A new £70m project to send nano-sized spacecraft to a completely different solar system was announced by Russian billionaire Yuri Milner and British scientist Stephen Hawking.
And Britain, with its growing space industry and burgeoning technology start-up scene could play a major role in helping realise the dream of interstellar space flight.
The team of researchers believes they can achieve this ambitious feat using tiny Nanobots capable of ‘sailing’ across the universe.
In a press conference Mr Milner explained that the Starshot spacecraft will be made up of a wafer-size chip attached to an ultralight space sail. These will then be propelled to the Alpha Centauri star system using lasers fired from here on earth.
The team believes that if the chips for such a craft would were built today it would weigh 370 milligrams, by 2030 though, they hope to get this down to 220 milligrams.
Because of the size of the ships, scientists believe that the new craft could travel at a fifth of the speed of light, and reach a nearby star in 30 years, compared to 30,000 years for current space ships.
There are a number of technological challenges to overcome.
First and most pressing are problems associated with microfabrication. Designers will have to grapple with how to minimise cameras, sensors, photo thrusters and power supplies down to sizes that will fit on a chip about the same size as a postage stamp.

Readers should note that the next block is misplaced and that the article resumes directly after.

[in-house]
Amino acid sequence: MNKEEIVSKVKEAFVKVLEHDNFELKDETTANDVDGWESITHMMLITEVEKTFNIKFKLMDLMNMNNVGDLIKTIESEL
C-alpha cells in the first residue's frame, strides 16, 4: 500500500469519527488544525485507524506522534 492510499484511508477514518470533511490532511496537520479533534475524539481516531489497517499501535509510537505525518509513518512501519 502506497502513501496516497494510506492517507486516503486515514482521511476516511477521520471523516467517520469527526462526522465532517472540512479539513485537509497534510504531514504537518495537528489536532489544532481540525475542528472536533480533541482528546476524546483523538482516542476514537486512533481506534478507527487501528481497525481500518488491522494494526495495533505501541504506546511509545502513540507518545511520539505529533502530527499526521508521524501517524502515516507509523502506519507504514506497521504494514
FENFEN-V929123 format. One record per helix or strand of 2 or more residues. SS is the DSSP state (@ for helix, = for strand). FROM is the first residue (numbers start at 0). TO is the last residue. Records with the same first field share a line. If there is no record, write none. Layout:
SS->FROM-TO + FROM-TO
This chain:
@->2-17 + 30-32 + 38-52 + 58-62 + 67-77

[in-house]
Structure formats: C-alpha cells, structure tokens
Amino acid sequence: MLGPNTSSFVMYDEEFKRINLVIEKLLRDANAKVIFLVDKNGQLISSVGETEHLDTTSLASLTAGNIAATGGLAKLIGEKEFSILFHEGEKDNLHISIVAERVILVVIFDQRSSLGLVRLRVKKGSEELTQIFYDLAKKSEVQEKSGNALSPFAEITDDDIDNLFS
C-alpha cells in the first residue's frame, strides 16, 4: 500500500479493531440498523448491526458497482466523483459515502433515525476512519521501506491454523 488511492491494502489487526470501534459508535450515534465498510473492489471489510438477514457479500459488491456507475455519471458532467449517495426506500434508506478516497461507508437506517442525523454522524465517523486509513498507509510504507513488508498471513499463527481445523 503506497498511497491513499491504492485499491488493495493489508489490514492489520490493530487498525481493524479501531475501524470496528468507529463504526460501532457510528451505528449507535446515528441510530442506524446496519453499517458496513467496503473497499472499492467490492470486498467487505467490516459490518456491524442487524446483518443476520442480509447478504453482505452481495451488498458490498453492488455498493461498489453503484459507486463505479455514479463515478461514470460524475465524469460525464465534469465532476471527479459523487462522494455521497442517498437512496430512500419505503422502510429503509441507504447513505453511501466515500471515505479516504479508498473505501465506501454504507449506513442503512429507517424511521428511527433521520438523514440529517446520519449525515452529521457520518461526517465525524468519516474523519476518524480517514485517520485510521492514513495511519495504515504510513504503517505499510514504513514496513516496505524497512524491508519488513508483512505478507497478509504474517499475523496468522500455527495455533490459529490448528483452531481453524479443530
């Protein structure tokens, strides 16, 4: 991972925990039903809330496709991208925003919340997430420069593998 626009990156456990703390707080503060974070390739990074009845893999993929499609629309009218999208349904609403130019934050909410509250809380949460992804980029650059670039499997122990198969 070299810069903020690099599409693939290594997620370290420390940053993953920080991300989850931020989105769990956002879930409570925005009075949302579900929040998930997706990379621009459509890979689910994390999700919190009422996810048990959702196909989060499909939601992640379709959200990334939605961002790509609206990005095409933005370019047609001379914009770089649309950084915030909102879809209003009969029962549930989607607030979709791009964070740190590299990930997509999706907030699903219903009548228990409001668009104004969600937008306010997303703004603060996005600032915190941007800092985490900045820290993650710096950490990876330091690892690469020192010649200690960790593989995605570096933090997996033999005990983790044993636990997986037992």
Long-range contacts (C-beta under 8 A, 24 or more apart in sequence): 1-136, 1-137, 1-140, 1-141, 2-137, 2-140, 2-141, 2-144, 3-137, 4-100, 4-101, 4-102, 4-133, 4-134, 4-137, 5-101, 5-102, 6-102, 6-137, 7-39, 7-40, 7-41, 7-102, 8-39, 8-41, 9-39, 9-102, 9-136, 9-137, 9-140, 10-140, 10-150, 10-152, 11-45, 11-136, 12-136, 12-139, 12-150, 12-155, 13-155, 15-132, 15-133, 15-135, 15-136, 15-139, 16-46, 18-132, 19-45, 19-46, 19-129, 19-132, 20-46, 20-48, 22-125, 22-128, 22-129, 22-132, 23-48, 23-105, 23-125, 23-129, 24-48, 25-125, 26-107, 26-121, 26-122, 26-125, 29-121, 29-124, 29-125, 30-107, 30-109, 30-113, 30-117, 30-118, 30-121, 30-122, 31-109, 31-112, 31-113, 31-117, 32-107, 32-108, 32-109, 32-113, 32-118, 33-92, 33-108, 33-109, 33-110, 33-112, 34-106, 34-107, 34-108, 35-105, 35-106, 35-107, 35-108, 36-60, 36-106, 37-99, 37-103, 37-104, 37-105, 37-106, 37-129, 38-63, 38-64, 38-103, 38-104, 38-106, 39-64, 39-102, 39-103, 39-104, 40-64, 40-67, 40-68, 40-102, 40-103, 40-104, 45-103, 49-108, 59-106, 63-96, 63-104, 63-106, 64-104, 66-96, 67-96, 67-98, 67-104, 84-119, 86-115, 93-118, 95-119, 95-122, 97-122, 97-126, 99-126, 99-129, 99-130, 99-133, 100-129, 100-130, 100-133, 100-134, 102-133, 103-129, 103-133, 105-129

Advancements will also need to be made in nanotechnology in order to build a space sail that is light enough to travel at high speeds, but strong enough to withstand the pressures of space.
And laser technology is not yet powerful enough to propel the crafts into space.
These are all complicated technical challenges. But Mr Milner – who made his fortune betting on internet giants like Facebook, Twitter and Spotify when they were still start-ups – insists that it is all technology that will be available in the near future.
Some British space scientists believe that they have valuable skills to contribute to the project. BBC News reported that Prof Martin Sweeting, a researcher at Surrey Space Centre and head of Surrey Satellite Technology in Guildford wants to be involved in the project.
His Guildford-based company has already played a crucial role in reducing the size and cost of satellites that orbit the earth. And now he wants to take this to the next step and minimise the instruments of space travel.
Professor Sweeting is not alone in his aspirations for the UK space industry.
The UK has big plans for the space sector. By 2030, the government wants to have captured 10% of the global space market. To drive this growth, the government is relying to a large extent on ambitious technology SMEs both inside and outside the sector.
There is already evidence of growth. Specialist recruiter Huxley Engineering reports that there has been a 250 per cent jump in jobs in the space sector in just the first quarter of 2016.
Huxley forecasts that the UK space sector will be looking to fill an extra 100,000 skilled jobs by 2030.
Growth in the sector is being drive both by private investment and governmental support. The UK Space Agency, our version of NASA, has invested in several companies and schemes to boost the sector.
Most recently, the government agency awarded £50,000 to Business Durham to help them set up a space technology incubator. The business group will help nurture around 30 space and general technology start-ups.
It is an area of technology with a lot of potential that has yet to be fully tapped. And this potential is attracting some quite large investors. As well as Mr Milner, who has invested in various space projects that national government’s deem too risky, technology businesses like Oxford Space Systems have been able to attract investments both from entrepreneurs and governments.